Review: Contemporary Opera Takes On Popular Television And Cultural Tropes with Blush Opera's CHOP CHEF.


By: Apr. 25, 2021
Review: Contemporary Opera Takes On Popular Television And Cultural Tropes with Blush Opera's CHOP CHEF.

Friday 23rd April 2020, 8pm, Lennox Theatre, Riverside Parramatta

Directors Kenneth Moraleda and Nicole Pignon bring Julie Koh (Librettist) and Paul Smith's (Composer) new Australian satirical comic chamber opera CHOP CHEF to the stage. Blending popular culture, from reality shows to cooking competitions and dystopian battles to the death with contemporary social issues from sexism and misogyny to stereotyping and of-the-minute-maladies, this is a different and unusual presentation of the ideas for a 21st century audience.

Julie Koh and Paul Smith have created a work that centers on an reality television show that kicks the cooking competition show genre up to an extreme sport where the only way out of the studio kitchen is apparently via a very final elimination. Just as the real shows draw contestants from different backgrounds with varying skill levels, CHOP CHEF engages 6 aspiring chefs, including their returning previous winner. Kitty (Jermaine Chau) is clearly the focus of the work with the most developed backstory, even if it reaches way beyond absurd (she wants to create a Hello Kitty Dim Sum Milkshake bar and dedicates her time in the competition to a support Labradoodle) and serves to present a stereotype of a cutesy cartoon obsessed young Asian woman. Returning winner Victoria (Ayako Ohtake) embodies the trope of the ambitious, anxious, and highly competitive Asian woman who is manipulating the image the audience sees. Renée (Lisa Cooper) rounds out the contingent of female competitors with an expression of a housewife that favors old world cooking styles and fashions, from Souffles and full skirts. Andy (Gavin Brown) is an anime obsessed gamer nerd who loves all things Japanese, even if he cannot really tell the difference between Japanese cultural icons and things from other parts of Asia. Beach bum Kale (Nick Geddes) is seeking to gain publicity for his vegan smoothie empire while Tom (Benjamin Caulkwell) is a tattooed lumberjack turned barber hipster who holds an outdated view of women. They are being judged by a trio of snotty judges, Austin, Benoit, and Cosimo, who all look remarkably alike (David Hidden) and are only ever seen via 'video link'.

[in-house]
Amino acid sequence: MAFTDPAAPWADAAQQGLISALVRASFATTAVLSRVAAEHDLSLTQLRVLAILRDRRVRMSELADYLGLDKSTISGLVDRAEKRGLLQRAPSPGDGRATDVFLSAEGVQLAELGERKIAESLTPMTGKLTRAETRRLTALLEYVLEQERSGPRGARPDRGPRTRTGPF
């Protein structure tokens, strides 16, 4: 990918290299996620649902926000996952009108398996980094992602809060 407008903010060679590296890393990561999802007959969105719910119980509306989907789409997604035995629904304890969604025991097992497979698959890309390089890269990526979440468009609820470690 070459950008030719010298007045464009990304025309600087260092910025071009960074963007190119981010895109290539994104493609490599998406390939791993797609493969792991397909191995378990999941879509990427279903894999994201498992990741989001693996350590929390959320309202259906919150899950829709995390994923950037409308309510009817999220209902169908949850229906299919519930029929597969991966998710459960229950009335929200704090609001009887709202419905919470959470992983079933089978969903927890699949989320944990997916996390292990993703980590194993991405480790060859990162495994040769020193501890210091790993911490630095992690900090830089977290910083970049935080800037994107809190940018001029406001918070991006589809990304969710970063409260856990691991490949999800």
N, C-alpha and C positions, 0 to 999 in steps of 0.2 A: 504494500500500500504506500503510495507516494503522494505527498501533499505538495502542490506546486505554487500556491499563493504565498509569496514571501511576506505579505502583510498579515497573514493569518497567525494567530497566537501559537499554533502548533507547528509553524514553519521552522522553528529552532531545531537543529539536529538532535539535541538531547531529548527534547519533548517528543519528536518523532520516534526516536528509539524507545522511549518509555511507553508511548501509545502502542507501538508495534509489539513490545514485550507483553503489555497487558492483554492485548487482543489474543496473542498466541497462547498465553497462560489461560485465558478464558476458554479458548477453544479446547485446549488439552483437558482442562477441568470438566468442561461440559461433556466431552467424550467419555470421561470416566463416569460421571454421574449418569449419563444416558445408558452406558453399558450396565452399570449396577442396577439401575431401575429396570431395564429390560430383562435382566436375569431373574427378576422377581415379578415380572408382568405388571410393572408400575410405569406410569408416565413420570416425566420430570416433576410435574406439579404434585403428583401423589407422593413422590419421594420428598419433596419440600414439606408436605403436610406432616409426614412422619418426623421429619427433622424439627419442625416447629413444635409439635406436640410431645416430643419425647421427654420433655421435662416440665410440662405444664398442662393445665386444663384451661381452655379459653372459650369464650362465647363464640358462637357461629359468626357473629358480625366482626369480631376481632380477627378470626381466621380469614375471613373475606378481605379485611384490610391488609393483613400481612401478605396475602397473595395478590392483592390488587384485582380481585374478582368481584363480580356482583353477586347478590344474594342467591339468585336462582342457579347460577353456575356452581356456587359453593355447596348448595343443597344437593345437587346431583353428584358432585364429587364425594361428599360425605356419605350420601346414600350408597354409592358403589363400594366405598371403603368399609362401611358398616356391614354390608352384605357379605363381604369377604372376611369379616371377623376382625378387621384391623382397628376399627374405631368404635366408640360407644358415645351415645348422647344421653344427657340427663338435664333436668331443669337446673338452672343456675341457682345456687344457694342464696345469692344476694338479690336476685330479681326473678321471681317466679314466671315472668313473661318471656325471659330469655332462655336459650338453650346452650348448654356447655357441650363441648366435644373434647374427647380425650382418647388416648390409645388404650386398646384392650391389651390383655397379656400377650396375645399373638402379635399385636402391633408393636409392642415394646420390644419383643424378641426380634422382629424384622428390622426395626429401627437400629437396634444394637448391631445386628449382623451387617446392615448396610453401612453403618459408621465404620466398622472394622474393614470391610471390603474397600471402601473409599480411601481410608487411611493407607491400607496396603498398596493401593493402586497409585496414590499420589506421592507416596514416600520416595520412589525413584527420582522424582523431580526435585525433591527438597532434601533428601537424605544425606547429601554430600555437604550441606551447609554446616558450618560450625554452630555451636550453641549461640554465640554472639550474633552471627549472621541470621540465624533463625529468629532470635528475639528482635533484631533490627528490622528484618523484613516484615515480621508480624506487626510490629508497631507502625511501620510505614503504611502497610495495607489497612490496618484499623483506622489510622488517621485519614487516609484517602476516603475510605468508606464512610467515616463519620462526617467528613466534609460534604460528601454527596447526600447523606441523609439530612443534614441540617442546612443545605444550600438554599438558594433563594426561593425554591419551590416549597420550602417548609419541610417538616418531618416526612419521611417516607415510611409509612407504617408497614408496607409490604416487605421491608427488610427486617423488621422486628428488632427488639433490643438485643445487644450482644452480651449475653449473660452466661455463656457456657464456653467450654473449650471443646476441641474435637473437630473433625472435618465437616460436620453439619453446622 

The staging is simple with an ark of white barred walls trapping the contestants with the judges receiving the contestants' creations via a pair of white hinged hatches. Kitchen work benches are represented by wheeled workbenches that hold a series of boxes, reinforcing the aesthetic that refuses to incorporate anything that looks remotely edible from either under the benches or from the 'pantry' shelves. Costuming reinforces the stereotypes and reinforces that the underlying characters are somewhat two dimensional images created for the television viewers.

While the opening introductions essentially give away the ultimate winner removing the potential for any great mystery in the plot line, CHOP CHEF retains the traditional opera format of dramatic arias and a high body count with prolonged acceptance of eventual demise. Turning the work into a commentary on social issues from racism, misogyny, fetishizing women based on ethnicity and cultural appropriation adds depth to the work and directors Moraleda and Pignon ensure that the issues are made clear through the characterizations, presenting some of the more honest elements of the absurd work. The musicality of the work, utilizing a quartet of flute (Melissa Coleman), clarinet (Alisha Coward), cello (Liam Meany) and piano (Claire Race) under Luke Spicer's baton, expresses the shifting tone of the work from frivolous and light to dark and twisted as the truth behind the competition rules comes to light. The lyrics tap into the absurdity of the characters and the entertainment genres they are sending up with many obvious and expected references while targeting the 'cheap laughs' rather than presenting any particularly astute observations, talking to a similar level as the target audience for reality television show. Once the premise that each character will eventually be removed there is a reduction in the surprise with a fairly weak plot twist from the 'video linked' judges which leaves the currently two act work feel a little labored and would potentially benefit from tightening and putting into a single act to ensure the momentum isn't lost.

CHOP CHEF is an interesting work for those that enjoy cooking competition shows and see the absurdity of the reality television structure where what is seen is manipulated by both the studios and directors and the competitors themselves. With some strong voices, particularly from Jermaine Chau, Ayako Ohtake and Benjamin Caulkwell and fabulous physicality from Gavin Brown this is also a chance to see some rising young Australian Opera singers.

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From This Author - Jade Kops

Jade is an Aviation Safety Training Instructor with a love of Theatre, Cabaret, Musical Theatre, and music and is a committed advocate for the live performing arts industry in Sydney and Australia. Si... Jade Kops">(read more about this author)


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